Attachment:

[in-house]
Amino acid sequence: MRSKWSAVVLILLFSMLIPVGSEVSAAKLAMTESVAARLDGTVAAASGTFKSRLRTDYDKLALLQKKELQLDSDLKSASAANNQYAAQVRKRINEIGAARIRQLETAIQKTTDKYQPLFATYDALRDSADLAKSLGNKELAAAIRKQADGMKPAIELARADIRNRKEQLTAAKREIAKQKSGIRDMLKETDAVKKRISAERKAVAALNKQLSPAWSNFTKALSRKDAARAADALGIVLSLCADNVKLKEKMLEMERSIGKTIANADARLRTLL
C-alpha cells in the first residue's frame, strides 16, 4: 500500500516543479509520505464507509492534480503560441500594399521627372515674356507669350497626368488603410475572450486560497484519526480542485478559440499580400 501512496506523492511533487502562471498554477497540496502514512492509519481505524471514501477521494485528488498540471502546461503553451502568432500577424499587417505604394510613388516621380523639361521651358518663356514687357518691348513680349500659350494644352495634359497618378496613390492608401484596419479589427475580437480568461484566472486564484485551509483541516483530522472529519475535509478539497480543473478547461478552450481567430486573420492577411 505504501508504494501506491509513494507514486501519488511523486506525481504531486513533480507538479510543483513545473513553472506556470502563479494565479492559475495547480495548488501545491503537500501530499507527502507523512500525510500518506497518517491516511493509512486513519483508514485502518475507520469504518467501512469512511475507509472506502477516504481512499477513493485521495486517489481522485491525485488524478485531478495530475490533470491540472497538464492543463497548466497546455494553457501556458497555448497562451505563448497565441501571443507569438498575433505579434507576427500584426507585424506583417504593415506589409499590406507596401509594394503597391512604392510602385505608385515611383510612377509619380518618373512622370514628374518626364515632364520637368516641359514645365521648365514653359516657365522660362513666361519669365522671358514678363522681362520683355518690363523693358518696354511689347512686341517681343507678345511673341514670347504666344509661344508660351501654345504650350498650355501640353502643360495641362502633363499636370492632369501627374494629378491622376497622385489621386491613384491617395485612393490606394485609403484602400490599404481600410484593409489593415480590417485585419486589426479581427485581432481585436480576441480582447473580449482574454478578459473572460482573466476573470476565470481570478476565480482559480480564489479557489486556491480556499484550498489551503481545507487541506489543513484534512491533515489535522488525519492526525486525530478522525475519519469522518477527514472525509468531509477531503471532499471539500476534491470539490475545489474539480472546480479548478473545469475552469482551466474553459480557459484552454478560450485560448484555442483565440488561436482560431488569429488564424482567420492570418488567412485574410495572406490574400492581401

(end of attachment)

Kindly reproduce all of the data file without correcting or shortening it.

[in-house]
Amino acid sequence: MRSKWSAVVLILLFSMLIPVGSEVSAAKLAMTESVAARLDGTVAAASGTFKSRLRTDYDKLALLQKKELQLDSDLKSASAANNQYAAQVRKRINEIGAARIRQLETAIQKTTDKYQPLFATYDALRDSADLAKSLGNKELAAAIRKQADGMKPAIELARADIRNRKEQLTAAKREIAKQKSGIRDMLKETDAVKKRISAERKAVAALNKQLSPAWSNFTKALSRKDAARAADALGIVLSLCADNVKLKEKMLEMERSIGKTIANADARLRTLL
C-alpha cells in the first residue's frame, strides 16, 4: 500500500516543479509520505464507509492534480503560441500594399521627372515674356507669350497626368488603410475572450486560497484519526480542485478559440499580400 501512496506523492511533487502562471498554477497540496502514512492509519481505524471514501477521494485528488498540471502546461503553451502568432500577424499587417505604394510613388516621380523639361521651358518663356514687357518691348513680349500659350494644352495634359497618378496613390492608401484596419479589427475580437480568461484566472486564484485551509483541516483530522472529519475535509478539497480543473478547461478552450481567430486573420492577411 505504501508504494501506491509513494507514486501519488511523486506525481504531486513533480507538479510543483513545473513553472506556470502563479494565479492559475495547480495548488501545491503537500501530499507527502507523512500525510500518506497518517491516511493509512486513519483508514485502518475507520469504518467501512469512511475507509472506502477516504481512499477513493485521495486517489481522485491525485488524478485531478495530475490533470491540472497538464492543463497548466497546455494553457501556458497555448497562451505563448497565441501571443507569438498575433505579434507576427500584426507585424506583417504593415506589409499590406507596401509594394503597391512604392510602385505608385515611383510612377509619380518618373512622370514628374518626364515632364520637368516641359514645365521648365514653359516657365522660362513666361519669365522671358514678363522681362520683355518690363523693358518696354511689347512686341517681343507678345511673341514670347504666344509661344508660351501654345504650350498650355501640353502643360495641362502633363499636370492632369501627374494629378491622376497622385489621386491613384491617395485612393490606394485609403484602400490599404481600410484593409489593415480590417485585419486589426479581427485581432481585436480576441480582447473580449482574454478578459473572460482573466476573470476565470481570478476565480482559480480564489479557489486556491480556499484550498489551503481545507487541506489543513484534512491533515489535522488525519492526525486525530478522525475519519469522518477527514472525509468531509477531503471532499471539500476534491470539490475545489474539480472546480479548478473545469475552469482551466474553459480557459484552454478560450485560448484555442483565440488561436482560431488569429488564424482567420492570418488567412485574410495572406490574400492581401